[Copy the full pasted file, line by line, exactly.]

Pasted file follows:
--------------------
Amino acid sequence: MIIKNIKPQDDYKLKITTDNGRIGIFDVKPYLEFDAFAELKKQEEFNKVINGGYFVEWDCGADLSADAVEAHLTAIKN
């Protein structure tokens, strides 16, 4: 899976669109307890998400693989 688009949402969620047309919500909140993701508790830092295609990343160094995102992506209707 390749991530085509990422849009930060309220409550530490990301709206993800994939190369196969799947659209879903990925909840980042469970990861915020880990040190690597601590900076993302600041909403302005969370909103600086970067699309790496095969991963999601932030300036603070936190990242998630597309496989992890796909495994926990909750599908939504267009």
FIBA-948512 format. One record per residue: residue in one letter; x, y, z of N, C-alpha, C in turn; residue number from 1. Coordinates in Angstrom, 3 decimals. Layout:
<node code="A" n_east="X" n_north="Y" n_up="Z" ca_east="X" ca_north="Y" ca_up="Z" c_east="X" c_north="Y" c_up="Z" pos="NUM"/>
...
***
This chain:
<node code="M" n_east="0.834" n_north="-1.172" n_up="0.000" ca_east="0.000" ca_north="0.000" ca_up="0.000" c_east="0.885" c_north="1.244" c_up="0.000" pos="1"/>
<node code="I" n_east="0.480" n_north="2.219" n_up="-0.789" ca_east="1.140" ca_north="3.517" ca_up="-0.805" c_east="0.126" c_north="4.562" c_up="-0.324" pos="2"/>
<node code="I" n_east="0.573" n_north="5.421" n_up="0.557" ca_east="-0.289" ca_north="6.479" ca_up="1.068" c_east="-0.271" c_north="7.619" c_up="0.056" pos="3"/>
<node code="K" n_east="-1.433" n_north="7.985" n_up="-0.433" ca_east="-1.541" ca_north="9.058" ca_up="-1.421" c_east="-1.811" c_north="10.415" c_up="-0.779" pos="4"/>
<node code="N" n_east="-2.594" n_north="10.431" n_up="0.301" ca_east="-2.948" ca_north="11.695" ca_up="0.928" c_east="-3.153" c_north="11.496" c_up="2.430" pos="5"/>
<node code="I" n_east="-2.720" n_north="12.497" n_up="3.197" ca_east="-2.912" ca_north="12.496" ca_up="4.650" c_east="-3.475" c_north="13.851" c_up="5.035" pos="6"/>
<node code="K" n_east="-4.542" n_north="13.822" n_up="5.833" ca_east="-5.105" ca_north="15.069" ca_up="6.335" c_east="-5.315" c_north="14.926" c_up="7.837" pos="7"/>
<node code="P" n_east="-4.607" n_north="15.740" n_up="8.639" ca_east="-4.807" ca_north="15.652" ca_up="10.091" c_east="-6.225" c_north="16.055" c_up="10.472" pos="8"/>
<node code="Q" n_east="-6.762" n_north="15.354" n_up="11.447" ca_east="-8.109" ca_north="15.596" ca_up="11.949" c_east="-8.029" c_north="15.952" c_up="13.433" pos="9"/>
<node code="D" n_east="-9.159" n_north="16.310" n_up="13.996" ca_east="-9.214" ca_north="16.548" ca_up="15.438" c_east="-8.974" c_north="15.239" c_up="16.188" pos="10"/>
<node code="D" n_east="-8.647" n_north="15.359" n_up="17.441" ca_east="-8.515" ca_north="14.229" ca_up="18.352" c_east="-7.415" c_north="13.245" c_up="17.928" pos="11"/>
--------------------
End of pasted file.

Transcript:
Amino acid sequence: MIIKNIKPQDDYKLKITTDNGRIGIFDVKPYLEFDAFAELKKQEEFNKVINGGYFVEWDCGADLSADAVEAHLTAIKN
């Protein structure tokens, strides 16, 4: 899976669109307890998400693989 688009949402969620047309919500909140993701508790830092295609990343160094995102992506209707 390749991530085509990422849009930060309220409550530490990301709206993800994939190369196969799947659209879903990925909840980042469970990861915020880990040190690597601590900076993302600041909403302005969370909103600086970067699309790496095969991963999601932030300036603070936190990242998630597309496989992890796909495994926990909750599908939504267009």
FIBA-948512 format. One record per residue: residue in one letter; x, y, z of N, C-alpha, C in turn; residue number from 1. Coordinates in Angstrom, 3 decimals. Layout:
<node code="A" n_east="X" n_north="Y" n_up="Z" ca_east="X" ca_north="Y" ca_up="Z" c_east="X" c_north="Y" c_up="Z" pos="NUM"/>
...
***
This chain:
<node code="M" n_east="0.834" n_north="-1.172" n_up="0.000" ca_east="0.000" ca_north="0.000" ca_up="0.000" c_east="0.885" c_north="1.244" c_up="0.000" pos="1"/>
<node code="I" n_east="0.480" n_north="2.219" n_up="-0.789" ca_east="1.140" ca_north="3.517" ca_up="-0.805" c_east="0.126" c_north="4.562" c_up="-0.324" pos="2"/>
<node code="I" n_east="0.573" n_north="5.421" n_up="0.557" ca_east="-0.289" ca_north="6.479" ca_up="1.068" c_east="-0.271" c_north="7.619" c_up="0.056" pos="3"/>
<node code="K" n_east="-1.433" n_north="7.985" n_up="-0.433" ca_east="-1.541" ca_north="9.058" ca_up="-1.421" c_east="-1.811" c_north="10.415" c_up="-0.779" pos="4"/>
<node code="N" n_east="-2.594" n_north="10.431" n_up="0.301" ca_east="-2.948" ca_north="11.695" ca_up="0.928" c_east="-3.153" c_north="11.496" c_up="2.430" pos="5"/>
<node code="I" n_east="-2.720" n_north="12.497" n_up="3.197" ca_east="-2.912" ca_north="12.496" ca_up="4.650" c_east="-3.475" c_north="13.851" c_up="5.035" pos="6"/>
<node code="K" n_east="-4.542" n_north="13.822" n_up="5.833" ca_east="-5.105" ca_north="15.069" ca_up="6.335" c_east="-5.315" c_north="14.926" c_up="7.837" pos="7"/>
<node code="P" n_east="-4.607" n_north="15.740" n_up="8.639" ca_east="-4.807" ca_north="15.652" ca_up="10.091" c_east="-6.225" c_north="16.055" c_up="10.472" pos="8"/>
<node code="Q" n_east="-6.762" n_north="15.354" n_up="11.447" ca_east="-8.109" ca_north="15.596" ca_up="11.949" c_east="-8.029" c_north="15.952" c_up="13.433" pos="9"/>
<node code="D" n_east="-9.159" n_north="16.310" n_up="13.996" ca_east="-9.214" ca_north="16.548" ca_up="15.438" c_east="-8.974" c_north="15.239" c_up="16.188" pos="10"/>
<node code="D" n_east="-8.647" n_north="15.359" n_up="17.441" ca_east="-8.515" ca_north="14.229" ca_up="18.352" c_east="-7.415" c_north="13.245" c_up="17.928" pos="11"/>